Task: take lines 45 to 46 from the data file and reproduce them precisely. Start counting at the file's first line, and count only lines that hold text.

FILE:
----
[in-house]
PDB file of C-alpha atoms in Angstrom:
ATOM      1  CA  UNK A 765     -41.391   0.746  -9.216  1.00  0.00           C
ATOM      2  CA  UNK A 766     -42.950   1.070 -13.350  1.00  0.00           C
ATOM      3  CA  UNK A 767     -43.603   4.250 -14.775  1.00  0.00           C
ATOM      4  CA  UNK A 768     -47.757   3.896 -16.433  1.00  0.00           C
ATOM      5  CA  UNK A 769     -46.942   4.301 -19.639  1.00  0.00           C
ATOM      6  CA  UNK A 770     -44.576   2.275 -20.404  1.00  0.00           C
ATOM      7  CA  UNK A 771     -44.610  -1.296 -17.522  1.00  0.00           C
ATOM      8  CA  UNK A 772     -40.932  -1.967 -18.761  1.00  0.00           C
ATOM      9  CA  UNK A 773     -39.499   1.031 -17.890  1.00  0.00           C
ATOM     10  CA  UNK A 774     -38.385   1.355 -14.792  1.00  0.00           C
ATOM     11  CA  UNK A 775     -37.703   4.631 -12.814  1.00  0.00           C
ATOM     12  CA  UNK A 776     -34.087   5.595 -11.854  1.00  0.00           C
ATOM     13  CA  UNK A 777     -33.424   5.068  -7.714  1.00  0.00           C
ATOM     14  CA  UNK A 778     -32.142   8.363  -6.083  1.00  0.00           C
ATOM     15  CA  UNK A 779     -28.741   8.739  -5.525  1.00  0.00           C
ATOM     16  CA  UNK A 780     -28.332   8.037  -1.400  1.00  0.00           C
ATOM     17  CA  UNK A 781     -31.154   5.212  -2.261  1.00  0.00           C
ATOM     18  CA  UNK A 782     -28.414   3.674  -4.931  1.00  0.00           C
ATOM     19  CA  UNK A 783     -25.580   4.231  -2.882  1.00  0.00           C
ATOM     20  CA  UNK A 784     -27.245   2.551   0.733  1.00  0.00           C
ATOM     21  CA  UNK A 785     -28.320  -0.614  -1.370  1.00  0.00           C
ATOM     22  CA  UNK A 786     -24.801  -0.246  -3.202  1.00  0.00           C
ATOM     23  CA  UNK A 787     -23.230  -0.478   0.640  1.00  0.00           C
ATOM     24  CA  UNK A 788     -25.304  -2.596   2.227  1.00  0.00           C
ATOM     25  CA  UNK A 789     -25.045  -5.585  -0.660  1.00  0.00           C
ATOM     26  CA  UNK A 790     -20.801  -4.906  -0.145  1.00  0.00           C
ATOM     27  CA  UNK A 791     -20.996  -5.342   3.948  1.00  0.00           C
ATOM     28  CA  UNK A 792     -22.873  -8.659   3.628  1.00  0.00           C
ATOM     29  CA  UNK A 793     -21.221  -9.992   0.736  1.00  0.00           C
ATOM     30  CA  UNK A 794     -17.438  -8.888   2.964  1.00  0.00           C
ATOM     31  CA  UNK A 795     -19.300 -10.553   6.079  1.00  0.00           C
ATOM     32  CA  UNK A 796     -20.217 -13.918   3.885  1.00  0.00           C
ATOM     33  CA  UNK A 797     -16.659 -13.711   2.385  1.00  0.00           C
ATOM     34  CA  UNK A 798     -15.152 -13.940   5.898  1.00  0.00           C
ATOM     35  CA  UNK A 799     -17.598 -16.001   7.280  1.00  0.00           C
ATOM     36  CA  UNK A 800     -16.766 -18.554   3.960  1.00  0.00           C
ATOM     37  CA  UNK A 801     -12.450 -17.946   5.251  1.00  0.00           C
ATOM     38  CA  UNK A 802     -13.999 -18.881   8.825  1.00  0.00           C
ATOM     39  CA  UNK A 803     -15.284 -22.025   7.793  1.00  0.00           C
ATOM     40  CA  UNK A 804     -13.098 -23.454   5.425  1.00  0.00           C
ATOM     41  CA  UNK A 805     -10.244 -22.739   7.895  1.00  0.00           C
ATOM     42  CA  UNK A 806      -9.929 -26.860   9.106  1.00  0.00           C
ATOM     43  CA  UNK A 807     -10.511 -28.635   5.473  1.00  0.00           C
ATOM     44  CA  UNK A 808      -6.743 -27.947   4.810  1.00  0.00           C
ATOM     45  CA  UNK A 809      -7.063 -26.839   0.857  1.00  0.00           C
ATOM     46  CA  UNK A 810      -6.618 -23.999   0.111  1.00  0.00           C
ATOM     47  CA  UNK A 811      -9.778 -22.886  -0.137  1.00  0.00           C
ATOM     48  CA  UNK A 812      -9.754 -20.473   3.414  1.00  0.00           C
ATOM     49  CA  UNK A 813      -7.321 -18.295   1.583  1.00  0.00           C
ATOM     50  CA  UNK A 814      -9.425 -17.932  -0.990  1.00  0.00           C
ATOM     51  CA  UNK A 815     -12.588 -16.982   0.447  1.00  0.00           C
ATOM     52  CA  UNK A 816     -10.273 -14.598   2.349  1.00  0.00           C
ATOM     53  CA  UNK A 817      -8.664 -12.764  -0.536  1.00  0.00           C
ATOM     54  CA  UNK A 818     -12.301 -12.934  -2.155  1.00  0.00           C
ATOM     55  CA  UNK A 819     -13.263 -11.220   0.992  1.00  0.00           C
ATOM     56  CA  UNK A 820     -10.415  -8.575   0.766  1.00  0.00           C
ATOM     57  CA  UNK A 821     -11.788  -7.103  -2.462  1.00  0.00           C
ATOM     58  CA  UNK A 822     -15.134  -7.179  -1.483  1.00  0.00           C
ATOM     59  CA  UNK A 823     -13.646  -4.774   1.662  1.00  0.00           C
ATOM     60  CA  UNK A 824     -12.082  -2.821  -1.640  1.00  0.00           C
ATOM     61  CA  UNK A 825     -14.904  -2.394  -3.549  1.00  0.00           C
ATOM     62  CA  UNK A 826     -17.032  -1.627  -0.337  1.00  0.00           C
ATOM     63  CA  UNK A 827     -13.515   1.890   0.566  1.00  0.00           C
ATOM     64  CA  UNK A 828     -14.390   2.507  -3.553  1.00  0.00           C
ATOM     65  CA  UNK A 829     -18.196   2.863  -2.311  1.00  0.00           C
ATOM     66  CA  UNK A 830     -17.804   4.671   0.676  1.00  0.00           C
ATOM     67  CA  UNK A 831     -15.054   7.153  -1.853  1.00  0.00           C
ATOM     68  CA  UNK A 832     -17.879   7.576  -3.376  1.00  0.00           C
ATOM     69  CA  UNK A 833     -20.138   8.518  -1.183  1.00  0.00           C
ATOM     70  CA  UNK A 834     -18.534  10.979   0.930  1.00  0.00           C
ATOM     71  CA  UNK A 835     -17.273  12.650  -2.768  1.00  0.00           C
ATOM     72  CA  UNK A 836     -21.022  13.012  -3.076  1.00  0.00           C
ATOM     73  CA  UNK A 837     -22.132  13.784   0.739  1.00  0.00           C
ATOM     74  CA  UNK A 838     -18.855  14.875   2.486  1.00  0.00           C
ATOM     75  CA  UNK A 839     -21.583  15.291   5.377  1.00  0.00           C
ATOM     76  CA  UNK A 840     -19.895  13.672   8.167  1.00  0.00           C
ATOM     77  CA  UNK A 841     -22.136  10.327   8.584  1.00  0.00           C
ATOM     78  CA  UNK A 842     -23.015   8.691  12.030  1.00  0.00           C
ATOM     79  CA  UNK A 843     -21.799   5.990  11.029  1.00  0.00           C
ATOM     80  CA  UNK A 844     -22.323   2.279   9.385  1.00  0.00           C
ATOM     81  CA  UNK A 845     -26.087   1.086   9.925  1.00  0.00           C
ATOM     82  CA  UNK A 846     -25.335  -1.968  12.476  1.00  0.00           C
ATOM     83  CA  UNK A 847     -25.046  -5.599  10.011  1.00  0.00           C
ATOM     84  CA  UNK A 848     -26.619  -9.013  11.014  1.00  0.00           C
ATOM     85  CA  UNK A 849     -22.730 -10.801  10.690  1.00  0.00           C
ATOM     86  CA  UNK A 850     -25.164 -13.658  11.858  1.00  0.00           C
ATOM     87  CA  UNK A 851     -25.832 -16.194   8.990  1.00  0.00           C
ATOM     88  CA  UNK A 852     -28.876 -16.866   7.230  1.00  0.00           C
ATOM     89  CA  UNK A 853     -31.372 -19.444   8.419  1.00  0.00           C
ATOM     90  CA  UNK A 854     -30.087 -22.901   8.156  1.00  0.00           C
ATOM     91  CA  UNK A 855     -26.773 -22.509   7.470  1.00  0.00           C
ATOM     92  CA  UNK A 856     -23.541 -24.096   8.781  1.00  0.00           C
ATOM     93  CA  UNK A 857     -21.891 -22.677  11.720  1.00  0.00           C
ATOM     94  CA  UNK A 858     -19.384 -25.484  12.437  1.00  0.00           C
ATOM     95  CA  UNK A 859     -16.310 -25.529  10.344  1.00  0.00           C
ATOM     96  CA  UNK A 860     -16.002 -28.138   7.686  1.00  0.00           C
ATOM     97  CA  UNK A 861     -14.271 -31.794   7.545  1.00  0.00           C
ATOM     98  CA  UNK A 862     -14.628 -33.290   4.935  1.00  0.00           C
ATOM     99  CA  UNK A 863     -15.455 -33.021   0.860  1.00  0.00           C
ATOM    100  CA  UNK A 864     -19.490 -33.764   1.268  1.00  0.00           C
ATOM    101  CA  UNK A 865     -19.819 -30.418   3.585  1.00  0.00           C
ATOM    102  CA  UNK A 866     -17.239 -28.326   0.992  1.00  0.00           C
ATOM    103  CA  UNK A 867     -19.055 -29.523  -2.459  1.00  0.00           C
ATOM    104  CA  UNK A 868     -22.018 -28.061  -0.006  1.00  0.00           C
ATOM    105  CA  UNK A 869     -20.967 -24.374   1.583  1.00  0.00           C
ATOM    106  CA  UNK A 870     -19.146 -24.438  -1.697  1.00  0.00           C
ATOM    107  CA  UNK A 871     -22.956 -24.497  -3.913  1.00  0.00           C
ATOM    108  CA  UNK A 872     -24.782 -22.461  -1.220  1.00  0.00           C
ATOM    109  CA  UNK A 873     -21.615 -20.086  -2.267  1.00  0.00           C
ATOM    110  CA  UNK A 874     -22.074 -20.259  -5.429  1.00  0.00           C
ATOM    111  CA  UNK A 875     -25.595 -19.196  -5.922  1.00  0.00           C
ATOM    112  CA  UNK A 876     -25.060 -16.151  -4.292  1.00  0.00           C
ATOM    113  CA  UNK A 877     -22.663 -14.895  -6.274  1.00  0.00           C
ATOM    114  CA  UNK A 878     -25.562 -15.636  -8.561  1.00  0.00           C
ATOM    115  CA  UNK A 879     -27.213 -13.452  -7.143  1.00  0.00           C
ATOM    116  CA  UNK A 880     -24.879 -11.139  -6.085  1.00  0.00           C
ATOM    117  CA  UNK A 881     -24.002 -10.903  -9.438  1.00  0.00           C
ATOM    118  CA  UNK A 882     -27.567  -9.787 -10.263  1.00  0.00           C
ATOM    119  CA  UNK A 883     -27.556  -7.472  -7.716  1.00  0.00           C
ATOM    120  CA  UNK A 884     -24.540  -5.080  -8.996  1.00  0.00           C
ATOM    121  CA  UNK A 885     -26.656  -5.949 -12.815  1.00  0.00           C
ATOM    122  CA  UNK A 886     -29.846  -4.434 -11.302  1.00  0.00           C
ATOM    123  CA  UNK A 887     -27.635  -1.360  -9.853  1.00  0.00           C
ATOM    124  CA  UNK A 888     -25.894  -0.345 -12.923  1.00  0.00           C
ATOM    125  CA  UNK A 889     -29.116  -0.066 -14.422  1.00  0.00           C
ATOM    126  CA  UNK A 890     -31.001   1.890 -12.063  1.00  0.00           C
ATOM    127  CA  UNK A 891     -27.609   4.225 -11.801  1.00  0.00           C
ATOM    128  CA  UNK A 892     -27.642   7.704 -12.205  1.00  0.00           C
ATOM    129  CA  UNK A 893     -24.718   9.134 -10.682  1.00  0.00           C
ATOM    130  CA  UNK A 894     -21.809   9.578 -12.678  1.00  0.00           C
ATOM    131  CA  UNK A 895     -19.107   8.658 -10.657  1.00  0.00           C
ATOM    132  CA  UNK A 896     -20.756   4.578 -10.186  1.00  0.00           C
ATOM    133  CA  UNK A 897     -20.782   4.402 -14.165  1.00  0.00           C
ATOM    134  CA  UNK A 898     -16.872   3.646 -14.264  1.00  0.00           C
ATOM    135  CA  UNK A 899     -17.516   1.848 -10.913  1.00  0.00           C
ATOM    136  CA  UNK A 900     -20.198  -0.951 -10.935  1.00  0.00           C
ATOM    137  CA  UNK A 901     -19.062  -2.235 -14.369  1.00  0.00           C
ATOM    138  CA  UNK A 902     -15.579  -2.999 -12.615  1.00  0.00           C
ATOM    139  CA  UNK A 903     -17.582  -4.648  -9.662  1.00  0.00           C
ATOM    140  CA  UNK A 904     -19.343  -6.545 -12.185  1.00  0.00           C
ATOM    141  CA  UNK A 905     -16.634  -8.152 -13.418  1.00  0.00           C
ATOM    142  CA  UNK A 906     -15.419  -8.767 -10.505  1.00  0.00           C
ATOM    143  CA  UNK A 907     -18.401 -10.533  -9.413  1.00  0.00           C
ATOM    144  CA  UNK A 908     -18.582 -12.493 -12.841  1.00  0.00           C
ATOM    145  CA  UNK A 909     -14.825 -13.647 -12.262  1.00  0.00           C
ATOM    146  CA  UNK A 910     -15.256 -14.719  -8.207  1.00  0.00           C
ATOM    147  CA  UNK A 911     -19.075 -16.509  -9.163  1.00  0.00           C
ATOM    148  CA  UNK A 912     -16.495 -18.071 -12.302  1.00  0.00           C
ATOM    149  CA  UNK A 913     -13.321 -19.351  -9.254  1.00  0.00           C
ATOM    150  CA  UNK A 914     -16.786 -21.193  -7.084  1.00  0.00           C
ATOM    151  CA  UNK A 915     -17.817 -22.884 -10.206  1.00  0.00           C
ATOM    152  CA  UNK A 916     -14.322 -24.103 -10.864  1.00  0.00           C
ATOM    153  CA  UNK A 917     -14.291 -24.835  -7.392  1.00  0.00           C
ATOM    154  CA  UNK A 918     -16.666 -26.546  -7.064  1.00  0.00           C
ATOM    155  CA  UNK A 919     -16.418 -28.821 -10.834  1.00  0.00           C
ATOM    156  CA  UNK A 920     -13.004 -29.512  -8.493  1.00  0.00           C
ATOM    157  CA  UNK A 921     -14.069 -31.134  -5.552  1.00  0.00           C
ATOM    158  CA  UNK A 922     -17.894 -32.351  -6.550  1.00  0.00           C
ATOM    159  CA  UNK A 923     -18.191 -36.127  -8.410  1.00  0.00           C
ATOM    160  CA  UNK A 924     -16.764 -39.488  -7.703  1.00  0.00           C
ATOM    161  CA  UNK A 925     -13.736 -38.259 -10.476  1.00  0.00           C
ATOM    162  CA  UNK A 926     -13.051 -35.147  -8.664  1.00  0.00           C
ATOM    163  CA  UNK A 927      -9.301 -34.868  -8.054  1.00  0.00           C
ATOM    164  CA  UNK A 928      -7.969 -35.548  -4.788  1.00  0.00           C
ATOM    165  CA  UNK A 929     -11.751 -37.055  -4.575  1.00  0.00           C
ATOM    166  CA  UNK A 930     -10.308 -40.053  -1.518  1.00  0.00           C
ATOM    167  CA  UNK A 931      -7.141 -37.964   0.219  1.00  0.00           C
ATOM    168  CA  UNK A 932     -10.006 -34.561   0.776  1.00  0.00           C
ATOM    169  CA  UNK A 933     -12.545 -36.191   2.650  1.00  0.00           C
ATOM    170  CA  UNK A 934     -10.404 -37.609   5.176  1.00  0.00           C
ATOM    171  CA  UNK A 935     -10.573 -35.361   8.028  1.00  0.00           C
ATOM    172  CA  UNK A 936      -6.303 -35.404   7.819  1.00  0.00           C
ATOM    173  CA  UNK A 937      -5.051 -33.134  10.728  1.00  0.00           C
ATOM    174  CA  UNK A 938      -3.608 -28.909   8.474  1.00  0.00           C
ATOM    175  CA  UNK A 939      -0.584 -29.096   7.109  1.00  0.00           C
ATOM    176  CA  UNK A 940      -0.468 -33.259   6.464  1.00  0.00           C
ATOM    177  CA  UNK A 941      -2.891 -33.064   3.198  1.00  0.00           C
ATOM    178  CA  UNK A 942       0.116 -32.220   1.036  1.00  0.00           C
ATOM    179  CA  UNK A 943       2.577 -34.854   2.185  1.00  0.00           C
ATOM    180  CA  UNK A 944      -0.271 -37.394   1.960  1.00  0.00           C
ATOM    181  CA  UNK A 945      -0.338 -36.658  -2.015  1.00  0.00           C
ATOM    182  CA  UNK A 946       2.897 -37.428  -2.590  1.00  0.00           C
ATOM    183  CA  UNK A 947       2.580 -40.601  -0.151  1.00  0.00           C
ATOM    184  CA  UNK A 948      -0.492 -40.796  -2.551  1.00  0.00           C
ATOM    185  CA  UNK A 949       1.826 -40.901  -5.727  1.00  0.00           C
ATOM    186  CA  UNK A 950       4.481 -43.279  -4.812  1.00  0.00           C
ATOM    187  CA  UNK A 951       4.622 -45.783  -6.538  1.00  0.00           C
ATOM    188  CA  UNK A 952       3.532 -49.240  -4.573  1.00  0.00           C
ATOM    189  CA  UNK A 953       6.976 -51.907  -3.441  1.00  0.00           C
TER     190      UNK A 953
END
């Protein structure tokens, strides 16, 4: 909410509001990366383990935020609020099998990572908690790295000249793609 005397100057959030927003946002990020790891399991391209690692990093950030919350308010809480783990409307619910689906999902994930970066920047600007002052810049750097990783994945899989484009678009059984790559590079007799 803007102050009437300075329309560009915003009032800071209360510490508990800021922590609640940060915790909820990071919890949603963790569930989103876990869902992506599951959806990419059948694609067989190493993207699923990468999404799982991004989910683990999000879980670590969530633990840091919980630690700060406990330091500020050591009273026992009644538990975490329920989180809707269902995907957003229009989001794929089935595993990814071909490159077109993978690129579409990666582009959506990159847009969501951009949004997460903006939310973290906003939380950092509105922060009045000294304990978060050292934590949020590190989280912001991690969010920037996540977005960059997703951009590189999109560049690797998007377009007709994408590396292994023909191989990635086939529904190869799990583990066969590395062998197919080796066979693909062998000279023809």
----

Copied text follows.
ATOM     43  CA  UNK A 807     -10.511 -28.635   5.473  1.00  0.00           C
ATOM     44  CA  UNK A 808      -6.743 -27.947   4.810  1.00  0.00           C